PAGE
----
8. “I have two young children who struggle because I can’t do the things others can. It’s hard to explain the limitations fibromyalgia sets to them as each day can be a new experience.”

9. “I started having kids, and it totally affected my ability to breastfeed, play and be the dream mom I wanted to be… For me, ultimately, I had to choose between kids and career, and my kids came first.”

10. “I have been the most challenged by my limitations. I don’t have the energy to do the same things I used to do. If I am able to do something fun, it takes me days to recover… I’m saddened I will have something that affects me forever. I’m still grieving the life I thought I was going to have and the one I wanted.”

 

11. “I feel like I can’t keep up with friends and colleagues and people don’t understand how a 30-something can feel so tired, want to nap, is in pain or enjoys simple things. Everyone is go, go, go.”

12. “I’ve learned to weigh the cost against my body vs. what I’ll get out of what I’m doing. If it’s a high cost, it better be something important or something I love. If it’s not something I enjoy and isn’t worth the pain, I’ll pass. I also try to stress less because I know life goes on no matter if I complete a task or not.”

13. “While in my 30s, I pushed my body thinking, ‘I’m young and can push past this and beat it!’ I worked full-time, had physical hobbies, spent time out with friends… I had the occasional flare but always bounced back from it. Of course, the lesson is now I’m in my early 40s and my body is rebelling… I really wish I could tell my younger self to pace better and for goodness sake, listen to your body when it tells you no!”

14. “On a bit of a chronic illness dark humor note, people have finally stopped telling me I’m ‘too young to be this sick’ and have started telling me ‘it’s just part of getting older’ now.”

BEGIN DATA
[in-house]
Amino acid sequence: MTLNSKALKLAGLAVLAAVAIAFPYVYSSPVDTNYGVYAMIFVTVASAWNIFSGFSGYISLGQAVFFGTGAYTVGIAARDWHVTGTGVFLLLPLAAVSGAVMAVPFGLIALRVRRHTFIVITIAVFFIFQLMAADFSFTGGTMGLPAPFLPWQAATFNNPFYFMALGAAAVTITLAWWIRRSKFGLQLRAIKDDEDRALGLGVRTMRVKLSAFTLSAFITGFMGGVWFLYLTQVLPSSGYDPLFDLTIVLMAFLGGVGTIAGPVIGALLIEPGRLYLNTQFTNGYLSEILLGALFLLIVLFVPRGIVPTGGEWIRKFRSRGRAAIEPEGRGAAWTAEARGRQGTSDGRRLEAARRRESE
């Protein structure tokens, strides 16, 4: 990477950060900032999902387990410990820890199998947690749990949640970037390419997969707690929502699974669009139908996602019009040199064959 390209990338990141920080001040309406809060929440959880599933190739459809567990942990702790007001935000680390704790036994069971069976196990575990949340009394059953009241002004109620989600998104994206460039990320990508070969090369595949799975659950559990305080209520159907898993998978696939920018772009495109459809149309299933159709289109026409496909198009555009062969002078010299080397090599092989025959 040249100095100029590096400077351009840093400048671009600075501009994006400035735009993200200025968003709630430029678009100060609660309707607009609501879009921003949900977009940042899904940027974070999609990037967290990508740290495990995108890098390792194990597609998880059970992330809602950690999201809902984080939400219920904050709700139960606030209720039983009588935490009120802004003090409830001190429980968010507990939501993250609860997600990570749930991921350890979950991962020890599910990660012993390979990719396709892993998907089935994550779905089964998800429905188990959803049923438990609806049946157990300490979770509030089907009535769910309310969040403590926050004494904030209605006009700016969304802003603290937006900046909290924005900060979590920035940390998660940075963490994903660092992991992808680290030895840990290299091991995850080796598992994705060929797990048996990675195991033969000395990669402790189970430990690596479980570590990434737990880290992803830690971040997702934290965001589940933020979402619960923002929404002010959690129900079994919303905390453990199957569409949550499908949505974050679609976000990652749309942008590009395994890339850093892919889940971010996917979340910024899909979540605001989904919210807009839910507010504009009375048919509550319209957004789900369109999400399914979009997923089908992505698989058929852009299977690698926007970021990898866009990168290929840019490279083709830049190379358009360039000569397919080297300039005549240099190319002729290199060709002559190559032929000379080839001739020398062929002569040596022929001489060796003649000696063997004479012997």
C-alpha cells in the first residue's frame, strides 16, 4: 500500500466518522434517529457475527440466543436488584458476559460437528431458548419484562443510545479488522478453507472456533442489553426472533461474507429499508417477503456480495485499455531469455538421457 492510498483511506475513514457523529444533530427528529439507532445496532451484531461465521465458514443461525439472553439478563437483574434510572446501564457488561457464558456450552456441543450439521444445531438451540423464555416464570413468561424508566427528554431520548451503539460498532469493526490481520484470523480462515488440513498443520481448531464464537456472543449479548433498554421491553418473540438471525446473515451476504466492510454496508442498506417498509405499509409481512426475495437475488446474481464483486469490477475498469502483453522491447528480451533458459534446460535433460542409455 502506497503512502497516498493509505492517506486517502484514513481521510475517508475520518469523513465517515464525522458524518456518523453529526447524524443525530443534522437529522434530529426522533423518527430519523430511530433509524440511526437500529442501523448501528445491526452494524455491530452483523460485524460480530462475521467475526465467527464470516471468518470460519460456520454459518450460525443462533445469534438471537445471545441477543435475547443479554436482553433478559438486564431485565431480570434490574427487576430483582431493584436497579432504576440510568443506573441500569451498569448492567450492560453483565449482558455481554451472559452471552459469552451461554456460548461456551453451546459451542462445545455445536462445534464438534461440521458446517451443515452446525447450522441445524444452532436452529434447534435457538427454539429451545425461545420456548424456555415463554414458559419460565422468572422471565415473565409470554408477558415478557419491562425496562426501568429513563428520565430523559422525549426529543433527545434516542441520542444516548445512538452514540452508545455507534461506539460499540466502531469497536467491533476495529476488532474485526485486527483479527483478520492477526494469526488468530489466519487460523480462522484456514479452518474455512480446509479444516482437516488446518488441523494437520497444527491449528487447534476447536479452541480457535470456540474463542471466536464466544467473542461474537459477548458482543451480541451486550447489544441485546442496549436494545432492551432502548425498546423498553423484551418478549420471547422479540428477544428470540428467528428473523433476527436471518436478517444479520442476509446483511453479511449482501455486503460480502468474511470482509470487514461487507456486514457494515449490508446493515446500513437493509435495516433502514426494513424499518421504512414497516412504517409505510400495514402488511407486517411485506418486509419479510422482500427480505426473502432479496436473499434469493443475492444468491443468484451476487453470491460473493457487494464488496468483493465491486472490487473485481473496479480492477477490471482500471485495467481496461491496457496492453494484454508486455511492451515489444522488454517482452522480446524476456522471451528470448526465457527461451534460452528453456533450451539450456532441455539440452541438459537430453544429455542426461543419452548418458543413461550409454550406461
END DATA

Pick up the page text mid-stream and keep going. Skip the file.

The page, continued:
15. “The best advice I can give and the best thing I have learned is to ‘just breathe.’ It gets me through the pain, the stress, the anxiousness, the restless nights, etc.”

16. “I find it hard to explain sometimes that what I’m experiencing is categorically different from the new aches and pains my other 30-something friends are feeling. The only way I know how different it is is because two years ago I was experiencing the same thing they were – and I don’t want to belittle the annoyance of an old sports injury or of getting tired more easily than you used to. But at the same time, that’s not what I’m experiencing.”

17. “For me, fibromyalgia is easier in my 30s than my 20s. Not because the pain is any less or the symptoms less severe, but because I’ve learned how to control them as much as possible.”

18. “Having fibromyalgia in your 30s is like taking a crash course in grief… over and over and over again. The flip side is it tests you enough to learn how strong you are, because you keep going, you keep trying and you don’t give up. You find support and friendship from people who understand [and] who also have the condition and you learn to rebuild.”